I began the job with the insurance company in July 1996 and worked hard to do well and fulfill the requirements of the job. Nevertheless, after 4 months my supervisor asked to meet with me and he told that they would no longer need my services. Now in North Carolina and after being fired, once again; I attempted to find employment in professional and non professional jobs. Being unsuccessful, I decided to begin receiving services through the department of vocational rehabilitation here in North Carolina. I also decided to submit my 3rd application with the SSA administration.
After applying for services with the department of vocational rehabilitation, my counselor told me that I needed to get a part-time job to receive rent assistance. I got a job at a local grocery store in their seafood department and then was demoted to working as a “bagger”. My hours working as a “bagger” were significantly cut, which was a way to let me go. Several months later I received the results of the evaluation process with the department of vocational rehabilitation. I was told that the results showed that I would be unemployable. Soon after receiving this news I declared disabled.
Both of these decisions came in mid to late 1998 which were both a relief to me. They were both a relief to me and left me with questions. A relief because I could now create a system that would eliminate the ongoing economic insecurity that I experience for many years of my life. Left me with questions because I was still facing my denial as well as my families denial. As a result, I continued to internalize the notion that there was some thing wrong with me. Something wrong with me, because I was unable to not be impacted by what I had a difficult time understanding my circumstances.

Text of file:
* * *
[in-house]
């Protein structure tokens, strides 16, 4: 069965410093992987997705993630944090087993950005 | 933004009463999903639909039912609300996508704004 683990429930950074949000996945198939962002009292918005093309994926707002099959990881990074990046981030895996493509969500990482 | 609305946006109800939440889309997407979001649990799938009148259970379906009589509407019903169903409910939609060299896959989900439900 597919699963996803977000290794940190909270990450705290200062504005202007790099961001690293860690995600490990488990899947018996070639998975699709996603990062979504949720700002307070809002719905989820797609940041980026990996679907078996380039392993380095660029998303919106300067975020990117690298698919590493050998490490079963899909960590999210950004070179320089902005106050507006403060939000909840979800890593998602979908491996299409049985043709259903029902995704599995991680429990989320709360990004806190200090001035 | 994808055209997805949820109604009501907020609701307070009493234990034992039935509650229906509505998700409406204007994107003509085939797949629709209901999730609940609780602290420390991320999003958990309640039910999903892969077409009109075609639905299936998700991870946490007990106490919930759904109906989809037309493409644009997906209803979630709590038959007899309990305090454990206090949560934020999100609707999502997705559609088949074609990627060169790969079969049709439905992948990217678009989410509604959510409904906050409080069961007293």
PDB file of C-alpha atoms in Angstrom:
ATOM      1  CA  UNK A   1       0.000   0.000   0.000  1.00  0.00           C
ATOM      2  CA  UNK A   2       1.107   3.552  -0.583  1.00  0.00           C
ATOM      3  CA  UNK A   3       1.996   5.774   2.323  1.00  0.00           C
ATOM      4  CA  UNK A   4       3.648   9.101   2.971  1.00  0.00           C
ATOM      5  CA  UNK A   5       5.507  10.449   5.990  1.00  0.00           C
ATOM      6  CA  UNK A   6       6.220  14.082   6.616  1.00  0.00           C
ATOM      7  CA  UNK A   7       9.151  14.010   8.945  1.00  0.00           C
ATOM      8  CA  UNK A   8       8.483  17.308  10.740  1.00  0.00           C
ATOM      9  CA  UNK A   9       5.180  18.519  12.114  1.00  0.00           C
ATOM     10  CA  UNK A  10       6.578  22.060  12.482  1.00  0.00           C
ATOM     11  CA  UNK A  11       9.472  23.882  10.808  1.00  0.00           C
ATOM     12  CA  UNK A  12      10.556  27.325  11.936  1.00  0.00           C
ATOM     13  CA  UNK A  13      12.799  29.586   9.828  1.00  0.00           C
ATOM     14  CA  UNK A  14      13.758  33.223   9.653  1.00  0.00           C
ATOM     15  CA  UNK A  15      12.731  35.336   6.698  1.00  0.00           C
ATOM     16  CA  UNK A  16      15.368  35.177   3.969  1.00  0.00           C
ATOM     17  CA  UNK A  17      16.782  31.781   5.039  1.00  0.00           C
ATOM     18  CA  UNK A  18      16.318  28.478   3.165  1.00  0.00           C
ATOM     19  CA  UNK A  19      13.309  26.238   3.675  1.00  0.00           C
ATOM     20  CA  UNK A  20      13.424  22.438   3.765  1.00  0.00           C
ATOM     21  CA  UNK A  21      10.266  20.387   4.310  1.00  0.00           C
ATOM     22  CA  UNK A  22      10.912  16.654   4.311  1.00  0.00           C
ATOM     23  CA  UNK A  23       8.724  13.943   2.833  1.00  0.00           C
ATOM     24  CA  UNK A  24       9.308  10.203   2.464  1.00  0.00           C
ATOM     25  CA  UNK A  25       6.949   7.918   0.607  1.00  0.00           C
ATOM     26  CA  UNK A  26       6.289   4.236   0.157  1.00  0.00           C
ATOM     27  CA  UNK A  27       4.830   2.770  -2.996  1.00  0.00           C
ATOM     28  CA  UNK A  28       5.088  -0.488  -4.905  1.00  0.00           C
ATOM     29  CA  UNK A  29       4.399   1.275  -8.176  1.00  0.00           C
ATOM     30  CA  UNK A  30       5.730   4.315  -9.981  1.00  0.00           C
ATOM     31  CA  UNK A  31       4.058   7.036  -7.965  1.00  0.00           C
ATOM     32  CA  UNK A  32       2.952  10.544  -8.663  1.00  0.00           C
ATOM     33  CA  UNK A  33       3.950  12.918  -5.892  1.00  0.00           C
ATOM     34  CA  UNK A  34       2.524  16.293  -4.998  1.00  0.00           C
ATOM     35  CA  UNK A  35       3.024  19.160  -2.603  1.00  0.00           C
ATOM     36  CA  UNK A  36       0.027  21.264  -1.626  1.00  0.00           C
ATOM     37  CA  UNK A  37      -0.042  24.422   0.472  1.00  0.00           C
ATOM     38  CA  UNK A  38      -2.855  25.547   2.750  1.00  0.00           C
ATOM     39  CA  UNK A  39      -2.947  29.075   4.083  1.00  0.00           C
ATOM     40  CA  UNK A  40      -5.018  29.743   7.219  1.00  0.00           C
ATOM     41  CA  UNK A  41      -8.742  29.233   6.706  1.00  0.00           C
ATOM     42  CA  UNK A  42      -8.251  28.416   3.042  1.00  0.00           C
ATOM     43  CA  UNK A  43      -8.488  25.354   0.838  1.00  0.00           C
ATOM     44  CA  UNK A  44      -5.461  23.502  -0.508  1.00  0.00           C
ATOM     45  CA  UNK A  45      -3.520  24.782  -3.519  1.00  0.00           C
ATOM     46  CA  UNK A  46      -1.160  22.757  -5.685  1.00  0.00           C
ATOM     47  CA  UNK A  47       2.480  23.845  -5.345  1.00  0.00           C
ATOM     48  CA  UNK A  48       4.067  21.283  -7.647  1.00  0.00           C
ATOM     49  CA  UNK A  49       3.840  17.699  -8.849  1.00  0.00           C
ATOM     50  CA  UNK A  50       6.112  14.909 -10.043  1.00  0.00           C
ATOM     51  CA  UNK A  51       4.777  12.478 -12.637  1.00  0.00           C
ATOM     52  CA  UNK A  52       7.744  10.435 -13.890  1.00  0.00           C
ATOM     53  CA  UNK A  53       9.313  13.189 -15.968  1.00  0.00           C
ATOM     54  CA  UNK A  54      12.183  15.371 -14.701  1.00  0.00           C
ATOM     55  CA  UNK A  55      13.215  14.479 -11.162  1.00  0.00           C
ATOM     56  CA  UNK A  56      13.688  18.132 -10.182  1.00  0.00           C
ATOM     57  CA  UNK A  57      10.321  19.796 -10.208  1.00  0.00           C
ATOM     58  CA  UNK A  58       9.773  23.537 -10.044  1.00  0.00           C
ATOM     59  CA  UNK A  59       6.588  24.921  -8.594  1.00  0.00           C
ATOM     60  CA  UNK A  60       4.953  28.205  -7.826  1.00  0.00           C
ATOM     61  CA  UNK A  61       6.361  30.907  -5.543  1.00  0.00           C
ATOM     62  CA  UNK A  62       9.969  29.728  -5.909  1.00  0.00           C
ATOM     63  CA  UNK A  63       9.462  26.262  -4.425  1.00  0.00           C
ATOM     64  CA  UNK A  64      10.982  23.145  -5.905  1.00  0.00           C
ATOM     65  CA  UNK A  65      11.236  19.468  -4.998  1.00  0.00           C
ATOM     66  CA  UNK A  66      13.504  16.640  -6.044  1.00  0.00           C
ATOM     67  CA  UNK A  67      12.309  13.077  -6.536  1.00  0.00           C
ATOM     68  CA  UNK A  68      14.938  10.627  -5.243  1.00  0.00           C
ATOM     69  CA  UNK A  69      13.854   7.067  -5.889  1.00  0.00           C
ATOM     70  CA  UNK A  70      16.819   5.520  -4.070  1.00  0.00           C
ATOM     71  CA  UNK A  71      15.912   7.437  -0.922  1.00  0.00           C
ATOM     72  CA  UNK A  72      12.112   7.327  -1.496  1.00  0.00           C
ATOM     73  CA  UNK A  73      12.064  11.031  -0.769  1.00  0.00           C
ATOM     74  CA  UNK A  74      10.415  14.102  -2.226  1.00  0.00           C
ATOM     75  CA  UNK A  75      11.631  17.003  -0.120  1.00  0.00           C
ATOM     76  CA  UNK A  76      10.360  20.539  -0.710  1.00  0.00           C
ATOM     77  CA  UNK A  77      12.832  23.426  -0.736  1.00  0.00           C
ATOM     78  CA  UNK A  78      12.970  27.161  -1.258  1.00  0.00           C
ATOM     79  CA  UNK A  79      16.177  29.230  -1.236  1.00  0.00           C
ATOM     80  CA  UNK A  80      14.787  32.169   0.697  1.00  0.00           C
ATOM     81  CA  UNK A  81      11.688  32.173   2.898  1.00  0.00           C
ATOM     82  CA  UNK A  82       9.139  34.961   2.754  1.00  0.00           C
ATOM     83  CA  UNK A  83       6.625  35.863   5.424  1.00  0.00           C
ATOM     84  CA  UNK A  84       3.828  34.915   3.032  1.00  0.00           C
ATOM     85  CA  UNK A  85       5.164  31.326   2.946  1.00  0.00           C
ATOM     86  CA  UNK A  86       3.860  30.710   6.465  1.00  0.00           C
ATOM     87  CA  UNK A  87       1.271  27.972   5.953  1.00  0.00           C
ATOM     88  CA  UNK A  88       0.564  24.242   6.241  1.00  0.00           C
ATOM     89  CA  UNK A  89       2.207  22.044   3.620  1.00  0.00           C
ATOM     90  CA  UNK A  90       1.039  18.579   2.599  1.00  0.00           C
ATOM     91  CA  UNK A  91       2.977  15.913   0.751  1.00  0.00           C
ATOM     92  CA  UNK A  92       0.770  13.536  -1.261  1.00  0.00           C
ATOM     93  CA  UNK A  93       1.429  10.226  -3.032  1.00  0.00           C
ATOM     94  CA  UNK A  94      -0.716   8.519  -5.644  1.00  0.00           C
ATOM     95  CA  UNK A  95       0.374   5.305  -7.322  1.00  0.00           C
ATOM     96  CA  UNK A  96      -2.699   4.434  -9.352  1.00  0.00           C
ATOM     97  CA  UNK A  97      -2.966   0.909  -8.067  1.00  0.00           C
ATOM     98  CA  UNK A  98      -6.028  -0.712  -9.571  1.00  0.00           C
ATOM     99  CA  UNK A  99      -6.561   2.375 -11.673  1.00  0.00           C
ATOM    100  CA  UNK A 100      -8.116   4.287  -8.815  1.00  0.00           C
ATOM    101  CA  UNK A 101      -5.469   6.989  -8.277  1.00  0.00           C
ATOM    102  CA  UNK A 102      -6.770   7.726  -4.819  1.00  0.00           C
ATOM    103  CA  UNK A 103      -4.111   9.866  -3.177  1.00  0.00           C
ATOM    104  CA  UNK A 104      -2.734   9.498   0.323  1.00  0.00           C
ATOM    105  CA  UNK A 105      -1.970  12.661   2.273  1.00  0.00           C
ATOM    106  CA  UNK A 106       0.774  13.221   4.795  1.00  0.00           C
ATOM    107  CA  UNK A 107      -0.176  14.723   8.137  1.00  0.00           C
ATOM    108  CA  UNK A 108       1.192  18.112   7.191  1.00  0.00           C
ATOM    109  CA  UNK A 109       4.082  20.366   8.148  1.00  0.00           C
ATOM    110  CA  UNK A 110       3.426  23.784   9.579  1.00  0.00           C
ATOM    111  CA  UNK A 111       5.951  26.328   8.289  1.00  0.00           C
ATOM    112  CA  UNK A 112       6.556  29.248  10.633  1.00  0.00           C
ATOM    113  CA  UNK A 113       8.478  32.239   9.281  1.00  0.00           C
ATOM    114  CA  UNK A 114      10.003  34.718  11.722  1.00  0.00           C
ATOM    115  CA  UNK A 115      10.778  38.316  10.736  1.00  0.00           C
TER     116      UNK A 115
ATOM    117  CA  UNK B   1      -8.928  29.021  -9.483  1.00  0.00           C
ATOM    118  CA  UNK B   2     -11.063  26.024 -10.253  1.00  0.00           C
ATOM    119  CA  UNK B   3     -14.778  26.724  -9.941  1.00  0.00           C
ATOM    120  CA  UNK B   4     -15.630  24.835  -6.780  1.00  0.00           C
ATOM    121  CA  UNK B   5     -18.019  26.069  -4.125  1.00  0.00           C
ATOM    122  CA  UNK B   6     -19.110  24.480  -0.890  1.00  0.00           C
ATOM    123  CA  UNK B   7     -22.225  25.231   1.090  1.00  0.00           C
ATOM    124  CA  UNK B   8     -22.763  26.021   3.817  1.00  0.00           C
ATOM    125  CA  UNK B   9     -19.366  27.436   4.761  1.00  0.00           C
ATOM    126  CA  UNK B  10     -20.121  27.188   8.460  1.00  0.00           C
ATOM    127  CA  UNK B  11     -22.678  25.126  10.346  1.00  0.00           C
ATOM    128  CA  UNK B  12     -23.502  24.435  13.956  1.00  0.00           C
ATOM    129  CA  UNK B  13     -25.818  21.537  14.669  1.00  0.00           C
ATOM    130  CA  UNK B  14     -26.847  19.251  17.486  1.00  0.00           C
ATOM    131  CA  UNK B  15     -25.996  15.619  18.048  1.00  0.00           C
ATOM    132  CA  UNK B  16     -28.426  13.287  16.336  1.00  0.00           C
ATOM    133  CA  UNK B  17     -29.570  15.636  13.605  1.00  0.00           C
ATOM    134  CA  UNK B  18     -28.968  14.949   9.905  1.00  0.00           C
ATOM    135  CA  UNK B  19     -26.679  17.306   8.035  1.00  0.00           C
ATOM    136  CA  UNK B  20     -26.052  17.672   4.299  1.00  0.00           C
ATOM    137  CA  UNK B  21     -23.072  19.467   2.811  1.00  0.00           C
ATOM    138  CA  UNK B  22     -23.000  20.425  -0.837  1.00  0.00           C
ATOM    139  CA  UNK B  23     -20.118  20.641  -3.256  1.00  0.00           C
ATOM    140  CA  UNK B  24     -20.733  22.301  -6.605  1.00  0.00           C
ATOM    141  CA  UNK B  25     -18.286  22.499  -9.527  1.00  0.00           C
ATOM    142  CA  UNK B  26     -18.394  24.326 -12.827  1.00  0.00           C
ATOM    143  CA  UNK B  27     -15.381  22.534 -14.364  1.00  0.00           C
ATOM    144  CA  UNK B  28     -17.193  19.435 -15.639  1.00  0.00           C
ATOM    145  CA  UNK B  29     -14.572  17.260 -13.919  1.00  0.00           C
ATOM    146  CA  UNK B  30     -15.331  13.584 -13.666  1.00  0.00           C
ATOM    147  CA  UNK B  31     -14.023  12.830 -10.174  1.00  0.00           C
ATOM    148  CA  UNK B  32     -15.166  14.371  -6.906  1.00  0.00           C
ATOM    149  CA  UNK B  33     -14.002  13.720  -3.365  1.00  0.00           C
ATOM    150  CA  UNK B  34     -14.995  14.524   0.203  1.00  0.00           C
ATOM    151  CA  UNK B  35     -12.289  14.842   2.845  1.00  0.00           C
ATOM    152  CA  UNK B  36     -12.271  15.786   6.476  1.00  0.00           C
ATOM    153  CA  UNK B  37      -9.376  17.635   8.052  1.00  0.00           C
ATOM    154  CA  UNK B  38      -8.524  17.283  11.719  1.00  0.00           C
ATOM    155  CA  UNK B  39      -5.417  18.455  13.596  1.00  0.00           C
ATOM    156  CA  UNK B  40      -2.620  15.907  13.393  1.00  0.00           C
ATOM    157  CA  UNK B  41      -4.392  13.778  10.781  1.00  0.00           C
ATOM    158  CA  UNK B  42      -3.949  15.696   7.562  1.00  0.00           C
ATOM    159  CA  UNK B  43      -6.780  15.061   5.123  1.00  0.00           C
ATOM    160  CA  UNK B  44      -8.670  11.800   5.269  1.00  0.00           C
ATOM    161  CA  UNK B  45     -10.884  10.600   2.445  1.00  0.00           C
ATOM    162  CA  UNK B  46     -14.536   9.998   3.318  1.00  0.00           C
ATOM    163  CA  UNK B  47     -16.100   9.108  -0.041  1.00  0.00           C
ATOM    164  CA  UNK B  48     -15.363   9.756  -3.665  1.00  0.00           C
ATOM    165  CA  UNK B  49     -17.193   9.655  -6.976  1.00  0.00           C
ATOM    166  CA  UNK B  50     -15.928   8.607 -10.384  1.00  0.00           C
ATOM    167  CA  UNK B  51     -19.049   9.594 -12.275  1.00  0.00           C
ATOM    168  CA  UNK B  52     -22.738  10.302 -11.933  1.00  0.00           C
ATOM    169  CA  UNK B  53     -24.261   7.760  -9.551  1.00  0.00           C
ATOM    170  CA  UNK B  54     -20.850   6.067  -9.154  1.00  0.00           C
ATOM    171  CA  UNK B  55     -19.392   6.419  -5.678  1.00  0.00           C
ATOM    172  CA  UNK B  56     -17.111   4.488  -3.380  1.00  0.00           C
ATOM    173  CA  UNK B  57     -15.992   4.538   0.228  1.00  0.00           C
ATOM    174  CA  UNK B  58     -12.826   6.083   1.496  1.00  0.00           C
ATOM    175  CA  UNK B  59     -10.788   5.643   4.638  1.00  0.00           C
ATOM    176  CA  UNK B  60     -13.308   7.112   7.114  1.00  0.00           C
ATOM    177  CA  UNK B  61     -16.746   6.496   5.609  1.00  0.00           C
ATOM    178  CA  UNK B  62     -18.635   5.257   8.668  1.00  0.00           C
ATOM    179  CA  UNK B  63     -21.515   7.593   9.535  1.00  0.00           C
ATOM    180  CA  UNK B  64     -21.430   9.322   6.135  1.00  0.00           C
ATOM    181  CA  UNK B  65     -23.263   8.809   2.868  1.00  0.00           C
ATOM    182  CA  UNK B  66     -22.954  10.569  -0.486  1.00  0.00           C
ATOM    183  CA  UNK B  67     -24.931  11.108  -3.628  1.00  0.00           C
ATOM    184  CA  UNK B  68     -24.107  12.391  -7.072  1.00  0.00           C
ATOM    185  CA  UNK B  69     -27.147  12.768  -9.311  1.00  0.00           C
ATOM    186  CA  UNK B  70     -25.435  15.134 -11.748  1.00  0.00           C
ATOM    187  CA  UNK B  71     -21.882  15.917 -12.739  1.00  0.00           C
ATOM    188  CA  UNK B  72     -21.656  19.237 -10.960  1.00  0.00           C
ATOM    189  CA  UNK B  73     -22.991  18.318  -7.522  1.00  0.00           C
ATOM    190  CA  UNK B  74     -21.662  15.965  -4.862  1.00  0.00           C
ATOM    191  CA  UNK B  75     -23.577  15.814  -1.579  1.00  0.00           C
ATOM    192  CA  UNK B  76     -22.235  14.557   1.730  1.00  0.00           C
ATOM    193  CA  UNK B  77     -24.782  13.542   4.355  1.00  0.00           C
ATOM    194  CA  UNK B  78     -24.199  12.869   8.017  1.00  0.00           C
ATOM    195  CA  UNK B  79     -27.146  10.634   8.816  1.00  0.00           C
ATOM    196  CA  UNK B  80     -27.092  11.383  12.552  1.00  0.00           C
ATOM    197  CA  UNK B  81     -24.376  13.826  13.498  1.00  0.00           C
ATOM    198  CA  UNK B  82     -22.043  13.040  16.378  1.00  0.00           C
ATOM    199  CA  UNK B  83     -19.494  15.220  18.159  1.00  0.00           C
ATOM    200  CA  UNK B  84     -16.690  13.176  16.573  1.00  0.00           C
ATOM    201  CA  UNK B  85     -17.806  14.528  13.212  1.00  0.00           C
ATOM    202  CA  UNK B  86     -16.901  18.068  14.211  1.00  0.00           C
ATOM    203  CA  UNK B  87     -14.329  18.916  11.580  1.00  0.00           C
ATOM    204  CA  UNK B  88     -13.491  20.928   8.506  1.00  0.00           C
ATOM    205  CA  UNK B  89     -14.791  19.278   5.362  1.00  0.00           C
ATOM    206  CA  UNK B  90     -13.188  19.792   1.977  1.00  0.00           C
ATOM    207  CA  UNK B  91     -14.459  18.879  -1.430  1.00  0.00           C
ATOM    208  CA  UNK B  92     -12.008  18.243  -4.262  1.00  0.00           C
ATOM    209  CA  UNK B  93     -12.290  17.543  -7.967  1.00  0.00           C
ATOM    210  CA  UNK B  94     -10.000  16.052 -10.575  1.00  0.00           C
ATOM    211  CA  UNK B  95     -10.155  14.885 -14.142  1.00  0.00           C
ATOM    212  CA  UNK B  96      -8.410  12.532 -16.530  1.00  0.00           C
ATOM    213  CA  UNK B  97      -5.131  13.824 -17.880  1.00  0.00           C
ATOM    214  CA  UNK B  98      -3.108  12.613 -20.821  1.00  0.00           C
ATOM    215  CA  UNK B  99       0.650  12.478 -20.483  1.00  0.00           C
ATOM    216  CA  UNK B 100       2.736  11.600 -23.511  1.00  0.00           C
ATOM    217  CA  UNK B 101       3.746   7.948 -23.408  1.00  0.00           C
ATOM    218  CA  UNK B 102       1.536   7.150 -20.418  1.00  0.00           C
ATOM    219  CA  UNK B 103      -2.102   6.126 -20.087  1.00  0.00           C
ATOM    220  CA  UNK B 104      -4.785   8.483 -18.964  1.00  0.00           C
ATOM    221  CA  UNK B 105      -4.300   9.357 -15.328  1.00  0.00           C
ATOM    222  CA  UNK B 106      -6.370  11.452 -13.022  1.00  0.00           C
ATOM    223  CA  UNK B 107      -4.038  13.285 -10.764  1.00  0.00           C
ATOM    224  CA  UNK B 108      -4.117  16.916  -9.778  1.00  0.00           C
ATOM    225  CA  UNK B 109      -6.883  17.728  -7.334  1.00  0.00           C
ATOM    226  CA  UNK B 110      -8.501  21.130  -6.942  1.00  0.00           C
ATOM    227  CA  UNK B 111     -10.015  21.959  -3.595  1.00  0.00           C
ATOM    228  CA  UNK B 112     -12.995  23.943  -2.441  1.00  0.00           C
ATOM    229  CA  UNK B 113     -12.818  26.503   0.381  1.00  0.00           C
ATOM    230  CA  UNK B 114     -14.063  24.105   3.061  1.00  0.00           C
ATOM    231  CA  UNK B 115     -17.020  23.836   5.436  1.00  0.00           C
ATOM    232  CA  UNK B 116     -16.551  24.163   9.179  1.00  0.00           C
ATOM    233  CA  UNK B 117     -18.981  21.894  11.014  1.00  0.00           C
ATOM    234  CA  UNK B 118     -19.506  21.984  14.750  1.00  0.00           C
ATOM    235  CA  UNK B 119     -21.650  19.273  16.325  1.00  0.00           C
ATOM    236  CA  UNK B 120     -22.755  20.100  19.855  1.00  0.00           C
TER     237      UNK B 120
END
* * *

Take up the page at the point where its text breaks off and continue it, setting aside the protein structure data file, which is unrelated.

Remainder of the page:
I continued to blame myself for not being able to prove that I was not a mistake. I continued to blame myself until I reached a point — a spiritual and emotional bottom. A bottom that revealed to me that I could no longer deny. A reality that my life had and was being impacted by some thing that occurred in 1967. in A reality that I was and am powerless to change. A reality that I could no longer deny or defend to keep from feeling like a mistake. A reality that I needed to stop punishing myself. A reality that I no longer needed to overcome to be alright with myself.
A reality that did I no longer needed to struggle to change. A reality that I could learn to adapt to in my life. A reality in which I could learn how to excel. A reality in which I could create a good life for myself. A reality in which I could follow my dreams and live my destiny. A reality in which I could have hope. A reality in which I could find meaning and purpose. A reality in which I could be of service in ways that would work for me. A reality in which I could own my identity. A reality in which I could frame and see my experience in a new way. A reality in which a brain injury and invisible disability could be seen as a gift, not as a curse.
To read Part 6 of this series, please click on this link: Part 6